“There are only 7.5% women on the boards of directors of the European Union”



The MEP and vice president of the Women’s Commission in the European Parliament, María Eugenia Rodríguez Palop, participated yesterday in the ‘Dialogues on the future of Equality’.

The promotion of women to senior positions, is it satisfactory or disappointing in terms of pace and numbers?

It is completely disappointing. On the boards of directors in the European Union right now, according to the equality strategy, there are 7.5% women and, as directors, executives, 7.7%, very low. According to EIGE, the EU institute for gender equality, we are moving at a snail’s pace. There are two directives standing at the 2012 European Council and one of them has to do with the access of women to senior executive positions. He raised a heterogeneity in the councils because he indicated the 40-60, that the companies were always correcting in favor of the less represented gender and that directive, apparently quite innocuous, is stopped. We have not managed to unlock it. There are the same governments that block the ratification of the Istanbul Convention and are a stone in the shoe for the advancement of women. For example, Bulgaria, the Czech Republic, Slovakia, Latvia or Lithuania, that is, the usual ones … Hungary or Poland that ratified the Convention now wants to leave, so they are basically governments that are against women, not just against women. that they can access executive positions, as indicated by that directive but, in general, of any policy favorable to them. The sample is that they also oppose the ratification of the Convention.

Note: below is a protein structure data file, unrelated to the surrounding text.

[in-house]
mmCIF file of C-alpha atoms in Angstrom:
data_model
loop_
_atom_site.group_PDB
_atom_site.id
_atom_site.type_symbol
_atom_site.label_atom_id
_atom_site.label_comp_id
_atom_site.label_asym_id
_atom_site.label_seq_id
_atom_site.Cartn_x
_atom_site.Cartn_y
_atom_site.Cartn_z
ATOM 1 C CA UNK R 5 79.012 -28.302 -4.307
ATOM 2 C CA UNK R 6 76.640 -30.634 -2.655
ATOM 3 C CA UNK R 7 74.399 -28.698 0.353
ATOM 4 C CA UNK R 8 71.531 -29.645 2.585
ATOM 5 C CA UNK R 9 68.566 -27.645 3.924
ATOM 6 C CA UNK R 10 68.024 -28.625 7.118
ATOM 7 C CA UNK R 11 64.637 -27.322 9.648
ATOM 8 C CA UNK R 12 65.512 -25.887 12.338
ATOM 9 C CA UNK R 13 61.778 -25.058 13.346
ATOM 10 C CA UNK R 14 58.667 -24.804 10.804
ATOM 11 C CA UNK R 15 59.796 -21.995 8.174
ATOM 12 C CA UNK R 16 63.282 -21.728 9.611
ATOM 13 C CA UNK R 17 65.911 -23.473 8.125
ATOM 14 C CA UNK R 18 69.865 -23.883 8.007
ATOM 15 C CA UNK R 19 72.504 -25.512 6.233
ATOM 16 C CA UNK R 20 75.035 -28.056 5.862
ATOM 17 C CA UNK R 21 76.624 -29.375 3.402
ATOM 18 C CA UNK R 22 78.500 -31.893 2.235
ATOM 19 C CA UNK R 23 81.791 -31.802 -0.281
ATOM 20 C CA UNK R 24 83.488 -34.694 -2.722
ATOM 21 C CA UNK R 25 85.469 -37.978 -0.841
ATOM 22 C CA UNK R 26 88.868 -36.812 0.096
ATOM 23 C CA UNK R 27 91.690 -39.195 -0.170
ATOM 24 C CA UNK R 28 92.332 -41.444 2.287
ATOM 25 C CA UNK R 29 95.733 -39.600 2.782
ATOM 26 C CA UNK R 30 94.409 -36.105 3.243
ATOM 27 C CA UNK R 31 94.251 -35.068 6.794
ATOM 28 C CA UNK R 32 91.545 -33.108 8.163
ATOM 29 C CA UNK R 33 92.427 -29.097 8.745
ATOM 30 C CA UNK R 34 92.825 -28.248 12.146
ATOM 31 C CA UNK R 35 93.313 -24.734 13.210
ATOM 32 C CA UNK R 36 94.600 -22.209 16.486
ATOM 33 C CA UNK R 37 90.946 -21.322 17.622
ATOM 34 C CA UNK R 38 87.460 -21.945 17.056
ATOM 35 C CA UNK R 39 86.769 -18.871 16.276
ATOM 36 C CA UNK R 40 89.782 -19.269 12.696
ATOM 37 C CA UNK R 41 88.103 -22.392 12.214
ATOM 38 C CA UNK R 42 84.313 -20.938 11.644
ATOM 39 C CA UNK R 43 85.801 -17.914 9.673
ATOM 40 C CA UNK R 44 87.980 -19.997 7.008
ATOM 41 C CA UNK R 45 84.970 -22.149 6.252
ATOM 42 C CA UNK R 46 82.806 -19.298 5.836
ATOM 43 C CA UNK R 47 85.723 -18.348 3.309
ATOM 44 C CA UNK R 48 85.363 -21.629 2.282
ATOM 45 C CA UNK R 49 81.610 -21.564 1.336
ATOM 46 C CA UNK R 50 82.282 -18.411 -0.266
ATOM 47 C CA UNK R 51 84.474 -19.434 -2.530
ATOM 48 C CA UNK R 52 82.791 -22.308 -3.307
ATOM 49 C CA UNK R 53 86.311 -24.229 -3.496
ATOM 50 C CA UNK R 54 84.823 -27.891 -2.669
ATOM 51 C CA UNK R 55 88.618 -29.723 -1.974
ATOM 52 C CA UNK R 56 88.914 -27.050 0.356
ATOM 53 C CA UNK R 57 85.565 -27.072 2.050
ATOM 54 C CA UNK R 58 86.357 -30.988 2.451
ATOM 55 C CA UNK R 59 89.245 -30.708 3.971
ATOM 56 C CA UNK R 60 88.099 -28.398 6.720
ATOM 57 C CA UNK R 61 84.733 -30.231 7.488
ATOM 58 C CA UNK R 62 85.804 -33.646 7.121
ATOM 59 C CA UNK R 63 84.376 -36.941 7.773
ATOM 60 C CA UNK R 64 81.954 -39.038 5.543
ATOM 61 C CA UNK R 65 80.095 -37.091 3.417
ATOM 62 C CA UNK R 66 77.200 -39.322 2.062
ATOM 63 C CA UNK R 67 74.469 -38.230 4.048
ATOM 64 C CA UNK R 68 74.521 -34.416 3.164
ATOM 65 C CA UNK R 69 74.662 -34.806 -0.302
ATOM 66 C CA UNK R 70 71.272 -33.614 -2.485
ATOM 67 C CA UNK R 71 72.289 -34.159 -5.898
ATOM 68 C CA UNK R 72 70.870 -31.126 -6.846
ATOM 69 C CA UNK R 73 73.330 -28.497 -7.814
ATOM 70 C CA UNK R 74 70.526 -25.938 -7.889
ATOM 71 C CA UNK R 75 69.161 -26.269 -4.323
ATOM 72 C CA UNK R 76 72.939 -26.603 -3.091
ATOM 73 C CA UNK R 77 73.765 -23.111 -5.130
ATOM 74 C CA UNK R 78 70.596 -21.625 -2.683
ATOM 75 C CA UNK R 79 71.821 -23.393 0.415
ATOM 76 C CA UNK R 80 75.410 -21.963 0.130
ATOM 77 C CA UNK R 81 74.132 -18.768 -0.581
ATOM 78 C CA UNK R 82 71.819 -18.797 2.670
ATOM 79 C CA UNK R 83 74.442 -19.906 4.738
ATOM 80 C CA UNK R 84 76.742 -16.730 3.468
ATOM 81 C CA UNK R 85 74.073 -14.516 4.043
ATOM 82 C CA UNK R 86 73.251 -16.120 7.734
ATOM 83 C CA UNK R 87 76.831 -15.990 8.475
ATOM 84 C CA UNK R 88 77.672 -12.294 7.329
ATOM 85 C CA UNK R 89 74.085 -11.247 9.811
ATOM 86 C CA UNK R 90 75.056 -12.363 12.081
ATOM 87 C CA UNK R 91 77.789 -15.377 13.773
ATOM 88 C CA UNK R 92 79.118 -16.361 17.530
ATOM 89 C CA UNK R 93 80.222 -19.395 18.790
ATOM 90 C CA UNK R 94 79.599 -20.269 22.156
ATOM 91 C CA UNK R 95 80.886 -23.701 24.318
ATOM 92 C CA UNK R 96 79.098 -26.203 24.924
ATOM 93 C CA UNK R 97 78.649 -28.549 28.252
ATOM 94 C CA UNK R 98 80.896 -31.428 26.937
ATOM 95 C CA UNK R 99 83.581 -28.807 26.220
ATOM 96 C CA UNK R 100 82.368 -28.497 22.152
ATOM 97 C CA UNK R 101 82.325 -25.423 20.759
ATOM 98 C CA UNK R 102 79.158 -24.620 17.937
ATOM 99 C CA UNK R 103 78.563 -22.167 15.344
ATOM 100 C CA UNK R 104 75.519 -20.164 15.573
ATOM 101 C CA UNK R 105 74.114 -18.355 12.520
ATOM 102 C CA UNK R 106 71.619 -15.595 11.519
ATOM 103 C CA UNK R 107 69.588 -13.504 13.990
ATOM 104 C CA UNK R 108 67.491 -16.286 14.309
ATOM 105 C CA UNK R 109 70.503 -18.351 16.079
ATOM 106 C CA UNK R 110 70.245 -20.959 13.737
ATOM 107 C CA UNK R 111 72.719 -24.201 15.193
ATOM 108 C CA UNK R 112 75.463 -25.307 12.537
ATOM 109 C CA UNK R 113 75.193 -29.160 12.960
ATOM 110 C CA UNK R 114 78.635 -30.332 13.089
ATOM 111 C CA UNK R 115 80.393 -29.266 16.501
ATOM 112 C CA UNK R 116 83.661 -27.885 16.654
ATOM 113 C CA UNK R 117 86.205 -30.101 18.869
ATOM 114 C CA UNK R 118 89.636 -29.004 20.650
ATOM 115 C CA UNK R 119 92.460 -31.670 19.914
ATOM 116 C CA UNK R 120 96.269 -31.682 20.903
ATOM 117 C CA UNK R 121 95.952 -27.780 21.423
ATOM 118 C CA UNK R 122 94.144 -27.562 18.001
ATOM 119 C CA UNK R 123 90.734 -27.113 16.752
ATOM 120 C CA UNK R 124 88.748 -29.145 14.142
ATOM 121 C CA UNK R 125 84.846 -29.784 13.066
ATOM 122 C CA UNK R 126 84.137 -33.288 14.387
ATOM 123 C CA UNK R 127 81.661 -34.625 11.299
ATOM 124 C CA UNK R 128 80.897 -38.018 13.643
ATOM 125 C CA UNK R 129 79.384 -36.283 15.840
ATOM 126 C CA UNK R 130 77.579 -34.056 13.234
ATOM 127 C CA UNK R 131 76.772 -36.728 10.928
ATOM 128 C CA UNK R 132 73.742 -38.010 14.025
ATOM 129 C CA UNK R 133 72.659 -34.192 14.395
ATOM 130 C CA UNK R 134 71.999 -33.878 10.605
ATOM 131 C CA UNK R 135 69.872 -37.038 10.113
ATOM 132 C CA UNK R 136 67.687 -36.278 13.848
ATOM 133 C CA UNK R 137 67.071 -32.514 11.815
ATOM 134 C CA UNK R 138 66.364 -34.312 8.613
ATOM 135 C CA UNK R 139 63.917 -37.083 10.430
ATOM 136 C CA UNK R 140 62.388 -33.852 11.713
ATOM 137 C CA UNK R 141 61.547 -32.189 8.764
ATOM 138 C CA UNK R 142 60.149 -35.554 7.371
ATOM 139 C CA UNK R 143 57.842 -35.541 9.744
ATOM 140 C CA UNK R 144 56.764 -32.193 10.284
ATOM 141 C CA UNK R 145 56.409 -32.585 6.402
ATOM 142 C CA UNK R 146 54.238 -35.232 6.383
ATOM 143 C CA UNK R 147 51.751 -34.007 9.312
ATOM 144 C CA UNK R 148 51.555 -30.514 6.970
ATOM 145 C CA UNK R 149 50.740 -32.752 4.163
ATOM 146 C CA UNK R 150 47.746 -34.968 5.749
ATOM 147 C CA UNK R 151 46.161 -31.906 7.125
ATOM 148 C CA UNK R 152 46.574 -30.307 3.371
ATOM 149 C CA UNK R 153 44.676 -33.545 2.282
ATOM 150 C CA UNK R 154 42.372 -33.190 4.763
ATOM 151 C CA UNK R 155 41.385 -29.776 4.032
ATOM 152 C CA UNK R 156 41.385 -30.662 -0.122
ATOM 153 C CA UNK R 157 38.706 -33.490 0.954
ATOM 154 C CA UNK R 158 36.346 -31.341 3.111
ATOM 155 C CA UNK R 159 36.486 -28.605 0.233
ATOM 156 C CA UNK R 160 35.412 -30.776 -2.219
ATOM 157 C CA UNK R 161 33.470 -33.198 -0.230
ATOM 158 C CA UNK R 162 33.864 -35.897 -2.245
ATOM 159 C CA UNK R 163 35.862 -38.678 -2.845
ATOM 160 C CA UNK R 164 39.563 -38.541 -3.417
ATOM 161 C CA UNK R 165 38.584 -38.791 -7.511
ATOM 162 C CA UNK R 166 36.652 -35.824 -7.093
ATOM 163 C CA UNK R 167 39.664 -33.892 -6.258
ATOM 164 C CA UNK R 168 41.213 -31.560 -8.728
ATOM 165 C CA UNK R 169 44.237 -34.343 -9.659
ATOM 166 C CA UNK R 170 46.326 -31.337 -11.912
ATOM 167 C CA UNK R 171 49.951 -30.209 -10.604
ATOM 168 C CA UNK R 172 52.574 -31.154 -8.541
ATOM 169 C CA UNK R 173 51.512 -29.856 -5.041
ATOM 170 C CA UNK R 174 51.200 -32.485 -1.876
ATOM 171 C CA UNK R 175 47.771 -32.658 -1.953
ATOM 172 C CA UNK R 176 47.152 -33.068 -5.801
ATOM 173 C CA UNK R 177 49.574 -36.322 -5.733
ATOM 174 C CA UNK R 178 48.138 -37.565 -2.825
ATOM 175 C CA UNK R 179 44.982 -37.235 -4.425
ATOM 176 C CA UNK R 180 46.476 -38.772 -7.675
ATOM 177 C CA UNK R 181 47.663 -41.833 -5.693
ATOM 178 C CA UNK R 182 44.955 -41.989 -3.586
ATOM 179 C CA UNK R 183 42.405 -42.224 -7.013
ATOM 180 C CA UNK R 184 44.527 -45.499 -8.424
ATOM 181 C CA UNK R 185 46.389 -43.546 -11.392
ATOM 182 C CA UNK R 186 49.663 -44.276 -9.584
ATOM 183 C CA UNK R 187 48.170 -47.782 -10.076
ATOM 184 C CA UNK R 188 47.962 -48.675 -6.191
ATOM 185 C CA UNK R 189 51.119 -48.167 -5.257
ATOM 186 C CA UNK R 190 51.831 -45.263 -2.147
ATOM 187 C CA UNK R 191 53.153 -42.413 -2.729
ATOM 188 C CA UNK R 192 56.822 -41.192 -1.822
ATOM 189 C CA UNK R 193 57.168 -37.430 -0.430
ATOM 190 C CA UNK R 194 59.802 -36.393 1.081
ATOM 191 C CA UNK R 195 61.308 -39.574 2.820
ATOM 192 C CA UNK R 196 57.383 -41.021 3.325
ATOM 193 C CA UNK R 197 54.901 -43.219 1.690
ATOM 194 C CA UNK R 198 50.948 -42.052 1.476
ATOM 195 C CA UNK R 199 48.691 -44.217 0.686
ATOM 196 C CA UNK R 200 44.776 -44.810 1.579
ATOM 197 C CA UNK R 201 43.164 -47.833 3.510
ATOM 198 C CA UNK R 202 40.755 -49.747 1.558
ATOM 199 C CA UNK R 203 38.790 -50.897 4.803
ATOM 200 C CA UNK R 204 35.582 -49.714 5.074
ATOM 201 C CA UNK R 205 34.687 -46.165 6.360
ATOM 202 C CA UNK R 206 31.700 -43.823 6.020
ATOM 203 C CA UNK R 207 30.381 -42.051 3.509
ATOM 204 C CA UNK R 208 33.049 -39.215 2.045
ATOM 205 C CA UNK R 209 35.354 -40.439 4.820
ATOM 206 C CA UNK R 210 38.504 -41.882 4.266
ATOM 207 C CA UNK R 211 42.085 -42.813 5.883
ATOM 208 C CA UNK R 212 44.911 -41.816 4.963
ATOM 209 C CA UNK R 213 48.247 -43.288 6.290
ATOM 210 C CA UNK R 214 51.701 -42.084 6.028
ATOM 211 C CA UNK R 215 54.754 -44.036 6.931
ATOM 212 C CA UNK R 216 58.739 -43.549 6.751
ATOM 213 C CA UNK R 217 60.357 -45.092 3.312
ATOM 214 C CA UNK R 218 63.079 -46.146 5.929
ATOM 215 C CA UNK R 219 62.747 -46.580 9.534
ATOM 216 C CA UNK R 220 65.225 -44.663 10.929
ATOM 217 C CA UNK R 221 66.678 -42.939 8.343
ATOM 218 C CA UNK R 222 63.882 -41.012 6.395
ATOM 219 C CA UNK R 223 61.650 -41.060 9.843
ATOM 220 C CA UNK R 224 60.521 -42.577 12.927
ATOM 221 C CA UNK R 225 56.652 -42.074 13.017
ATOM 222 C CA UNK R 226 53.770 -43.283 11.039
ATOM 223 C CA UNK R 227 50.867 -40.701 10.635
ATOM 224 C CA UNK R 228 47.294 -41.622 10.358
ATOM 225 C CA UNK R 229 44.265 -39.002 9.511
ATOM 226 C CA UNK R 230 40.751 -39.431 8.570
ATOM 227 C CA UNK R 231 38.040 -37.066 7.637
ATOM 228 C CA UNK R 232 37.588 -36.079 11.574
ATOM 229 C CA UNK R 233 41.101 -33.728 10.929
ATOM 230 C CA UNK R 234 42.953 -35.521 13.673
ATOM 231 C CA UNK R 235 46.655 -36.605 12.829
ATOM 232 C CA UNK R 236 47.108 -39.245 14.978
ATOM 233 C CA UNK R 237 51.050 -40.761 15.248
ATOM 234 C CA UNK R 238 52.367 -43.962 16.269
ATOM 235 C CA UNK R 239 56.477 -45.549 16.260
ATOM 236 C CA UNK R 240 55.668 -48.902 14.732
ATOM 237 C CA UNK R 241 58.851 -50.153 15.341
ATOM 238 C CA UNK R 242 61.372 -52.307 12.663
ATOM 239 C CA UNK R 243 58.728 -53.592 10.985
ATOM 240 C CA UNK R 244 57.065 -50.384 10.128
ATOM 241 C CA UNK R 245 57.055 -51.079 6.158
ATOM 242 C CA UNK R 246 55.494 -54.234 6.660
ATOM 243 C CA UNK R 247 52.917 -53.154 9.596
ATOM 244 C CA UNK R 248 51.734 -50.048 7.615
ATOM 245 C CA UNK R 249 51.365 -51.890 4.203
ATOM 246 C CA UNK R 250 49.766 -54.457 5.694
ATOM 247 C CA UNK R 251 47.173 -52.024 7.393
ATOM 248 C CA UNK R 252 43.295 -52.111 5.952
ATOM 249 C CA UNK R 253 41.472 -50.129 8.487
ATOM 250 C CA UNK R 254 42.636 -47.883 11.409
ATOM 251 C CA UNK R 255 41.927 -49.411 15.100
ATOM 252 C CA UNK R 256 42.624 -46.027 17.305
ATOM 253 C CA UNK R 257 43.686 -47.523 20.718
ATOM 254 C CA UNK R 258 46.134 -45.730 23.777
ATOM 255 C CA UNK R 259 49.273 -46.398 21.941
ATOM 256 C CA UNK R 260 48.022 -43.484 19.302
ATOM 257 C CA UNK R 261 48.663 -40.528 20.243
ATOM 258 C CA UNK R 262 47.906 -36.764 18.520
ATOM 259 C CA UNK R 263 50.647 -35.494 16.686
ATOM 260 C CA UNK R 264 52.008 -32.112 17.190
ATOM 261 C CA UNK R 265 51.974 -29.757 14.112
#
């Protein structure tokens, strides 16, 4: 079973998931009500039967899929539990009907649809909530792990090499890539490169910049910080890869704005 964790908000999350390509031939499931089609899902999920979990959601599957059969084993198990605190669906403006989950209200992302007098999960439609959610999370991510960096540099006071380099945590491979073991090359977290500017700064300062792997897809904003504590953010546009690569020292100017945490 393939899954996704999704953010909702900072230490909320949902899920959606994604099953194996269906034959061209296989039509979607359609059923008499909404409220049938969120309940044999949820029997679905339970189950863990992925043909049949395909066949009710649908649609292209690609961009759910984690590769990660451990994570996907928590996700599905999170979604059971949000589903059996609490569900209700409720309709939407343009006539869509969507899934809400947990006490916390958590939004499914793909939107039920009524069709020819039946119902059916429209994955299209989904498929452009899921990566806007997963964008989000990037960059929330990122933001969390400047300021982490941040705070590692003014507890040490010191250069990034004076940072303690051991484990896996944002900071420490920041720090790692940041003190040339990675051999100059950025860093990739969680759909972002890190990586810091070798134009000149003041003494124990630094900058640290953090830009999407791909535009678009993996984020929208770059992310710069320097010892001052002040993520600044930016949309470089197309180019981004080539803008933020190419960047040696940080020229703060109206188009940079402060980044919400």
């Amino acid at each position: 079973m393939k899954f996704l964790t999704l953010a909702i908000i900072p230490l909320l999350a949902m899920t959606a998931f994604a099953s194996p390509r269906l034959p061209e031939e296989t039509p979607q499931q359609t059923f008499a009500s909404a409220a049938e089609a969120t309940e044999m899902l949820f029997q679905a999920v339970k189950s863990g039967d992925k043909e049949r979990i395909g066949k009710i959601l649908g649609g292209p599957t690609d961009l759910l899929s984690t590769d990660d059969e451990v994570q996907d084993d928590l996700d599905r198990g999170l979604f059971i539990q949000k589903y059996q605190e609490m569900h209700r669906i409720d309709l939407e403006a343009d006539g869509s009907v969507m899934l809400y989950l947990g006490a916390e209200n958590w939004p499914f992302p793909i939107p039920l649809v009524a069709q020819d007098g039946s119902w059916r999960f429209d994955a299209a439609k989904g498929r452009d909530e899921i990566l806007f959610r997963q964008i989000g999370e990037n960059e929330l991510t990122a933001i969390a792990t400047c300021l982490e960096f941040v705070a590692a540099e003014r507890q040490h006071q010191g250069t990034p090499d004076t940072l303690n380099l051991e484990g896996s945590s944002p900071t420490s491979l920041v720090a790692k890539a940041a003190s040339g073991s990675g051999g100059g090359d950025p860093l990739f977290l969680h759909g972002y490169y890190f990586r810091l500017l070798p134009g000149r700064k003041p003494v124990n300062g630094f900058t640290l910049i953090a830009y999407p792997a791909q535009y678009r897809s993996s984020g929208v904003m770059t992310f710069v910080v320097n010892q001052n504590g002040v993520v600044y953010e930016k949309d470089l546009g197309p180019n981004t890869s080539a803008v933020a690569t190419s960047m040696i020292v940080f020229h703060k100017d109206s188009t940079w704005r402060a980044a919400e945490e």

In what period can full equality be expected?

I read in this year’s report, also from EIGE, that it would take about 60 years to talk about full equality in the EU. There is no country that meets all the requirements to talk about it between men and women.

In the Parliament, what is the percentage of deputies now?

We are approximately 39.6% women because in the last legislature of 2019 quite a few entered. It is not a bad percentage. However, there is a study by Parliament that shows that we are subjected to extremely high rates of harassment, sexual, physical and psychological violence, especially when it comes to female deputies under 40 years of age linked to the fight against gender inequality, that is, that we are many women, but in worse conditions, in addition to having much lower positions of responsibility. Numerically it has been improved, but not qualitatively.

‘It will take 60 years to talk about full equality in the EU; no country meets the requirements »

As Vice-President of the Women’s Commission in the European Parliament, what guidelines do you defend today?